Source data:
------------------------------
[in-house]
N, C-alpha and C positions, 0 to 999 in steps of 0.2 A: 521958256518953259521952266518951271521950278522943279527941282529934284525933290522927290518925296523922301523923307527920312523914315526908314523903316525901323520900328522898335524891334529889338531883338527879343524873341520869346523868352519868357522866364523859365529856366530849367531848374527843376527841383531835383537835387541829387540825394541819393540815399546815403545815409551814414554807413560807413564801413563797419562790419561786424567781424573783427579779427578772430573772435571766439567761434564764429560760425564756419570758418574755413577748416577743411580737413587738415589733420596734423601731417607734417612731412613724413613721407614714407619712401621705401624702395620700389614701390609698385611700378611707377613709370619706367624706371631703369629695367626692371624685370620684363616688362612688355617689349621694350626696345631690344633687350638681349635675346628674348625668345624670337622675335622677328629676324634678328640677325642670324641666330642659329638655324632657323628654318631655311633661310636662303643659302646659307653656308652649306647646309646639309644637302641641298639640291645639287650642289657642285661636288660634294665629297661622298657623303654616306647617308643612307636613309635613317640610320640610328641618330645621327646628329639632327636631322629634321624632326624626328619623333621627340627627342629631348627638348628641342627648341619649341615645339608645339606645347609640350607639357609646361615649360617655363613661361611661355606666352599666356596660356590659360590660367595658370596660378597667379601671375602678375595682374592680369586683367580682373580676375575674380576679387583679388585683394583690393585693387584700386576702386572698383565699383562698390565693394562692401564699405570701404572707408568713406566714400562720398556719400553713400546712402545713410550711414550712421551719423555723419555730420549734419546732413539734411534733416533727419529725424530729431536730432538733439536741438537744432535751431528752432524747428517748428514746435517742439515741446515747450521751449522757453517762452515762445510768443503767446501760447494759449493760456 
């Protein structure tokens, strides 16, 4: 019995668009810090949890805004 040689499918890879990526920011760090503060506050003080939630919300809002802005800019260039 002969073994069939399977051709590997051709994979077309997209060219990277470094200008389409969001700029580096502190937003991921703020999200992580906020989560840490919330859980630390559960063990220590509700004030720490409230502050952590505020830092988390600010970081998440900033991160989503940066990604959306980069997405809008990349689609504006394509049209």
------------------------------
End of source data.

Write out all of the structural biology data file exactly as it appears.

[in-house]
N, C-alpha and C positions, 0 to 999 in steps of 0.2 A: 521958256518953259521952266518951271521950278522943279527941282529934284525933290522927290518925296523922301523923307527920312523914315526908314523903316525901323520900328522898335524891334529889338531883338527879343524873341520869346523868352519868357522866364523859365529856366530849367531848374527843376527841383531835383537835387541829387540825394541819393540815399546815403545815409551814414554807413560807413564801413563797419562790419561786424567781424573783427579779427578772430573772435571766439567761434564764429560760425564756419570758418574755413577748416577743411580737413587738415589733420596734423601731417607734417612731412613724413613721407614714407619712401621705401624702395620700389614701390609698385611700378611707377613709370619706367624706371631703369629695367626692371624685370620684363616688362612688355617689349621694350626696345631690344633687350638681349635675346628674348625668345624670337622675335622677328629676324634678328640677325642670324641666330642659329638655324632657323628654318631655311633661310636662303643659302646659307653656308652649306647646309646639309644637302641641298639640291645639287650642289657642285661636288660634294665629297661622298657623303654616306647617308643612307636613309635613317640610320640610328641618330645621327646628329639632327636631322629634321624632326624626328619623333621627340627627342629631348627638348628641342627648341619649341615645339608645339606645347609640350607639357609646361615649360617655363613661361611661355606666352599666356596660356590659360590660367595658370596660378597667379601671375602678375595682374592680369586683367580682373580676375575674380576679387583679388585683394583690393585693387584700386576702386572698383565699383562698390565693394562692401564699405570701404572707408568713406566714400562720398556719400553713400546712402545713410550711414550712421551719423555723419555730420549734419546732413539734411534733416533727419529725424530729431536730432538733439536741438537744432535751431528752432524747428517748428514746435517742439515741446515747450521751449522757453517762452515762445510768443503767446501760447494759449493760456 
């Protein structure tokens, strides 16, 4: 019995668009810090949890805004 040689499918890879990526920011760090503060506050003080939630919300809002802005800019260039 002969073994069939399977051709590997051709994979077309997209060219990277470094200008389409969001700029580096502190937003991921703020999200992580906020989560840490919330859980630390559960063990220590509700004030720490409230502050952590505020830092988390600010970081998440900033991160989503940066990604959306980069997405809008990349689609504006394509049209």